Does Your Team Need a Design Operations Manager?
Design operations managers have become increasingly important as more companies turn to digital products that help them connect with customers and streamline processes. If your design team members work on several projects simultaneously, it makes sense to bring in someone who knows how to manage designers and developers.
As a relatively new position, design operations managers often wear a lot of hats. Plus, the job description may vary, so you can customize your position to fulfill specific tasks. But no matter how you define it, a design operations manager can improve your product development process.
A design operations manager can improve project workflows
Building a successful digital product means time and money. Today, most teams assume the best results arise from collaborative Agile project management. Perhaps that’s true. But knowing which approach is best for your group to make successful products efficiently means reviewing project guidelines and testing other concepts.
A knowledgeable design operations manager can explore options like Scrum and Kanban to decide whether they could improve your project workflows.
Design and development teams that use code-based design tools like UXPin Merge might find they get the best results from creating unique workflows. PayPal, for example, uses a system that integrates design and DevOps into a single flow.
Encourage your design operations manager to explore opportunities for workflow improvement. It may take some time now, but the effort will save your team time and effort in the long run.
Build a team of professionals who can contribute specific skills to projects
A design operations manager should know how to review your project requirements and build a team of professionals with the specific skills needed to meet goals.
Maybe your team makes fairly simple products, so you only need one designer and a couple of developers. But creating more interactive, expressive digital products might mean bringing in new talent. Your design operations manager should know how to vet applicants to hire:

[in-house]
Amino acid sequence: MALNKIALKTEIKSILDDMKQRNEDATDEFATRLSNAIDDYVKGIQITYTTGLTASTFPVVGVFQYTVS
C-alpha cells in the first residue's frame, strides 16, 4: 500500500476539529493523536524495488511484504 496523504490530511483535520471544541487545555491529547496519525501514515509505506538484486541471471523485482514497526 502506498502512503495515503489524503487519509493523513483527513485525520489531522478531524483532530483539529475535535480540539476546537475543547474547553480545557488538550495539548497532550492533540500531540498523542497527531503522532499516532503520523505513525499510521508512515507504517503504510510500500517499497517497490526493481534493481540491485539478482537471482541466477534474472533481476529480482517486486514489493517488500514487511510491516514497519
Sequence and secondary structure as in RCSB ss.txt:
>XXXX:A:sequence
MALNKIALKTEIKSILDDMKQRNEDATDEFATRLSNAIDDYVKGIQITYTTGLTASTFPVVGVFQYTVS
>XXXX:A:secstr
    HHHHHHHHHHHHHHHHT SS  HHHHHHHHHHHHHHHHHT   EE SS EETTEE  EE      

- Animation designers
- Project managers
- Brand managers
- Art directors
- Content creators
- UI/UX testers
The more advanced your products become, the more skills you’ll need to complete projects. A design operations manager can ensure that you hire the right people.
Save money by keeping your team at the perfect size (and scale when needed)
Does your team work together to create user-friendly designs, generate prototypes, and build market-ready products?
If you have too few people on your team, you’ll struggle to meet milestones and keep up with your competitors. With too many employees, potential contributors lack challenges and you waste money. An experienced design operations manager can audit your team to determine whether you need fewer or more members and proceed with onboarding new members of the product design team.
Like many companies, you probably have projects that require extra help from time to time. Instead of overextending your team, the design operations manager can help you scale quickly by reaching out to reliable freelance designers and developers and help collaborate.